Obesity is a critical public health concern with particular relevance to US military personnel. Stress and internalized weight stigma (“stigma”) may contribute to and maintain obesogenic processes and behaviors, including emotional eating. In this secondary cross-sectional analysis, we examined (1) associations among stress and stigma with emotional eating and body fat percentage (BF%), (2) whether stress explains the association between stigma and emotional eating, and (3) whether emotional eating explains associations between stress and stigma with BF%.
Active-duty military service members (N = 178) completed BF% assessment and questionnaires assessing stress, stigma, and emotional eating.
Structural equation modeling path analyses showed that stress and stigma were both significantly associated with emotional eating (b = 0.35, p < 0.001 and b = 0.23, p < 0.001, respectively) and with BF% (b = 0.38, p < 0.001 and b = 0.29, p < 0.001, respectively) such that individuals who reported higher stress and stigma tended to report more emotional eating and had higher BF%. Stress partially explained the association between internalized weight stigma and emotional eating, and emotional eating partially explained the relationship between stress and BF% but did not significantly mediate the association between stigma and BF%.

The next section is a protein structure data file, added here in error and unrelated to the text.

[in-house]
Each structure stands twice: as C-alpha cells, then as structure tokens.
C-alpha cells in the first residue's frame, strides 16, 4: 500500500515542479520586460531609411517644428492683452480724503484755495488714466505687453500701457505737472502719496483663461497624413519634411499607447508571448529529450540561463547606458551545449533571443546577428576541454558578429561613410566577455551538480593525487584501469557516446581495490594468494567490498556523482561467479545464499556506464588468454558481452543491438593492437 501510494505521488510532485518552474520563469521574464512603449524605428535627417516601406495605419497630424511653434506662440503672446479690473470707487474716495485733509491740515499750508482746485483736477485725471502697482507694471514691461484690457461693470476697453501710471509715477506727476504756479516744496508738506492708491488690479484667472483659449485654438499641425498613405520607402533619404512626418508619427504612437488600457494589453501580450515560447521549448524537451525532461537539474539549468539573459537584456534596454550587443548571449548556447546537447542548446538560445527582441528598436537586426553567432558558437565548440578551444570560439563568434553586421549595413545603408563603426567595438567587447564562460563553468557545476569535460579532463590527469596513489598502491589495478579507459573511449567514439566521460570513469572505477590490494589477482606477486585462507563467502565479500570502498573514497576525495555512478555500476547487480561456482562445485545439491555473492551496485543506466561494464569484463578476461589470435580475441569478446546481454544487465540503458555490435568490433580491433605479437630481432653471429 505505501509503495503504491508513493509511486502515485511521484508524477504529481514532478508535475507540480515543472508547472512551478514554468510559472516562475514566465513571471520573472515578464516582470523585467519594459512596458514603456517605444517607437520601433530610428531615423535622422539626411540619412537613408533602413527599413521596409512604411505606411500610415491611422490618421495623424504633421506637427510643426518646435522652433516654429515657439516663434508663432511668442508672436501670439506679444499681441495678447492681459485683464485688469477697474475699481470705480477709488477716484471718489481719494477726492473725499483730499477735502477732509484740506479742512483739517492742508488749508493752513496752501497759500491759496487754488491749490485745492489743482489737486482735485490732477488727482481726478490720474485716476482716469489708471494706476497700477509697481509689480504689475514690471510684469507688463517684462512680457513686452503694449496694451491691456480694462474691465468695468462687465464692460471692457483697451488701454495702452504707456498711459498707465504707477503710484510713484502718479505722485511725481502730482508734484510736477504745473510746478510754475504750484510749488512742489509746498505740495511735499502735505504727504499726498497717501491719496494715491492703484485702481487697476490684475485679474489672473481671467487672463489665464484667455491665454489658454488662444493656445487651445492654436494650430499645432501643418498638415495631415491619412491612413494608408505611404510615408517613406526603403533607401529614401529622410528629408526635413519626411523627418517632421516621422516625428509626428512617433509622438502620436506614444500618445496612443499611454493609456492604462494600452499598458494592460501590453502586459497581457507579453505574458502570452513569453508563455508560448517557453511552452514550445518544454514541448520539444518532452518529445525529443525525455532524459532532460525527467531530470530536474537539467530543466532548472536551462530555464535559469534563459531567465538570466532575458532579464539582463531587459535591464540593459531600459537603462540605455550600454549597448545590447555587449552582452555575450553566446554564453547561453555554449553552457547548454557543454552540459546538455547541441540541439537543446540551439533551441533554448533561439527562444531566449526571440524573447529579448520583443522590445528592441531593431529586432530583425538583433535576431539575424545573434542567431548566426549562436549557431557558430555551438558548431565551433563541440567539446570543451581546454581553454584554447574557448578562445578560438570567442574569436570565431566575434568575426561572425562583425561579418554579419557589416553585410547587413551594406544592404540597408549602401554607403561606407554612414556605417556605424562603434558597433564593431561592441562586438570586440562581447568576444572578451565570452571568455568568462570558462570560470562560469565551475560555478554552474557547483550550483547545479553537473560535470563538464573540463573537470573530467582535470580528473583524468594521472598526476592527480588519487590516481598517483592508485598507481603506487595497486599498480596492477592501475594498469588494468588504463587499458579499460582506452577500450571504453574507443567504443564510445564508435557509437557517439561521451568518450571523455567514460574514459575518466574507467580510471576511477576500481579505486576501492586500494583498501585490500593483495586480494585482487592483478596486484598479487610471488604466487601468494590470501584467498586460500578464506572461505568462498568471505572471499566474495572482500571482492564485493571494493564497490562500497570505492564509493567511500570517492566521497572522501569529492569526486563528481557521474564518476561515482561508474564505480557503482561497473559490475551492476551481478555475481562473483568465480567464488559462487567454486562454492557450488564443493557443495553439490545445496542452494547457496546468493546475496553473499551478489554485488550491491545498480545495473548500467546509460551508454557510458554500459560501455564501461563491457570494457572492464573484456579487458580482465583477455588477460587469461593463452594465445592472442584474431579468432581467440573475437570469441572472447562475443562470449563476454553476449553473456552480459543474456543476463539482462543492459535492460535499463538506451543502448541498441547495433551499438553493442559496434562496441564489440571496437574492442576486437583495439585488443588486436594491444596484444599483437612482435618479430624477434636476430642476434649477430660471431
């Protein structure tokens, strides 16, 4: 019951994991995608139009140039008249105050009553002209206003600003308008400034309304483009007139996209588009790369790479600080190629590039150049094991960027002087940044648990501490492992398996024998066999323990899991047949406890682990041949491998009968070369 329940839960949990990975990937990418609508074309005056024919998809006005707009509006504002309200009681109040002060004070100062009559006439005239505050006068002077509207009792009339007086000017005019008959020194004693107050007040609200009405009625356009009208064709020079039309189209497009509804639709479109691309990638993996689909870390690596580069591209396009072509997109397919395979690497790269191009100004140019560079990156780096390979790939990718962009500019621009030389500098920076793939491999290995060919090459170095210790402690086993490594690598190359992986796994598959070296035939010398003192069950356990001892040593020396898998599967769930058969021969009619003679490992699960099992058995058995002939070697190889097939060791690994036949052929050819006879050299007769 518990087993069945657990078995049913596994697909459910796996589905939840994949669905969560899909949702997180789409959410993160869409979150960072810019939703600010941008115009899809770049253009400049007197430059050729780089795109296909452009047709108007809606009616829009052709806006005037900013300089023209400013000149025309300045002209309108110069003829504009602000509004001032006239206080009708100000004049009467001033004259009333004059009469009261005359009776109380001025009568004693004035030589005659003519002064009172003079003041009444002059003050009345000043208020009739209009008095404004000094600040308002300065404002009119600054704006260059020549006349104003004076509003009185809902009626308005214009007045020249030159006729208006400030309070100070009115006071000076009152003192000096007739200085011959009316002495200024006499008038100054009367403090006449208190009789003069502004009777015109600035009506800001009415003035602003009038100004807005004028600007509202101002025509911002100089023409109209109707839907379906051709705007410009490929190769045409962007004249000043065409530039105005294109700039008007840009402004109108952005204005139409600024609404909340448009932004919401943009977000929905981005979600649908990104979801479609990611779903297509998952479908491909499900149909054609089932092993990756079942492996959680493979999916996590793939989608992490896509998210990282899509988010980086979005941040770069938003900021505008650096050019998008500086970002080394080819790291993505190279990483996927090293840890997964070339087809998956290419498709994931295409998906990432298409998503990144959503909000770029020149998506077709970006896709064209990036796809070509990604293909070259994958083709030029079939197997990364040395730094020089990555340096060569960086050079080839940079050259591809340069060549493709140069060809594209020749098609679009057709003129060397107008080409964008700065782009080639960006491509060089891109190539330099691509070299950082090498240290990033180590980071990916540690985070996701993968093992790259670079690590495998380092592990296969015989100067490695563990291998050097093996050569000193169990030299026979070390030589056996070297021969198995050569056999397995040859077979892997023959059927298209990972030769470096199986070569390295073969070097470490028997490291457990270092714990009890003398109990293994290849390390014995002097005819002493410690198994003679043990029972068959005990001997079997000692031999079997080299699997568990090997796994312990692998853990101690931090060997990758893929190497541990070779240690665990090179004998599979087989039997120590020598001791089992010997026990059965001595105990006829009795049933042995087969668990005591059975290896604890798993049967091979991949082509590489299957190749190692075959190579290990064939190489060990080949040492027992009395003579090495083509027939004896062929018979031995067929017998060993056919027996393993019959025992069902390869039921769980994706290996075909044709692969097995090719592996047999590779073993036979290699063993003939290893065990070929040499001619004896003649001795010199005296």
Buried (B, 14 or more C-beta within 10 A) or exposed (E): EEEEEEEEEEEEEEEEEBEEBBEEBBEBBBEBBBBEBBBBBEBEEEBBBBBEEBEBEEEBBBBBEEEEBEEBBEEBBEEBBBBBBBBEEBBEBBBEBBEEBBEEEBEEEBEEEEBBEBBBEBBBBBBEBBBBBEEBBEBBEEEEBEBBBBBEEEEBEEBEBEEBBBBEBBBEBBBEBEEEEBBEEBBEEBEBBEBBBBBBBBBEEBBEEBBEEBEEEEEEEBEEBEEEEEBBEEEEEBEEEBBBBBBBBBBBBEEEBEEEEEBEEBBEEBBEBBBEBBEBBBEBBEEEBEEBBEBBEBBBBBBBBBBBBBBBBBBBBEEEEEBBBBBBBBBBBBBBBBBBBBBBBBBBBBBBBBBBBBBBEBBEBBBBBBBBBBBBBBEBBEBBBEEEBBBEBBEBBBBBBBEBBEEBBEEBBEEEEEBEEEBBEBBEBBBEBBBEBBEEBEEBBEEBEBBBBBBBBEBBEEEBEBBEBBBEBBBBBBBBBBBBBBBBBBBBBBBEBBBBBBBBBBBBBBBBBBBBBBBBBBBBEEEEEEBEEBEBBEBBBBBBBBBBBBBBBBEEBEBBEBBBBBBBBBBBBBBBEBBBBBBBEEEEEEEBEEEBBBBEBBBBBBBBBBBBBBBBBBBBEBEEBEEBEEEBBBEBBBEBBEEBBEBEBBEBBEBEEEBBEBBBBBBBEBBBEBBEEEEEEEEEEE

Greater stress and internalized weight stigma were associated with more emotional eating and higher BF%; however, emotional eating only partially explained the association between stress and BF%. Results highlight the importance of interventions targeting stress management skills, but additional research is needed to identify mechanisms that explain the association between stigma and BF%.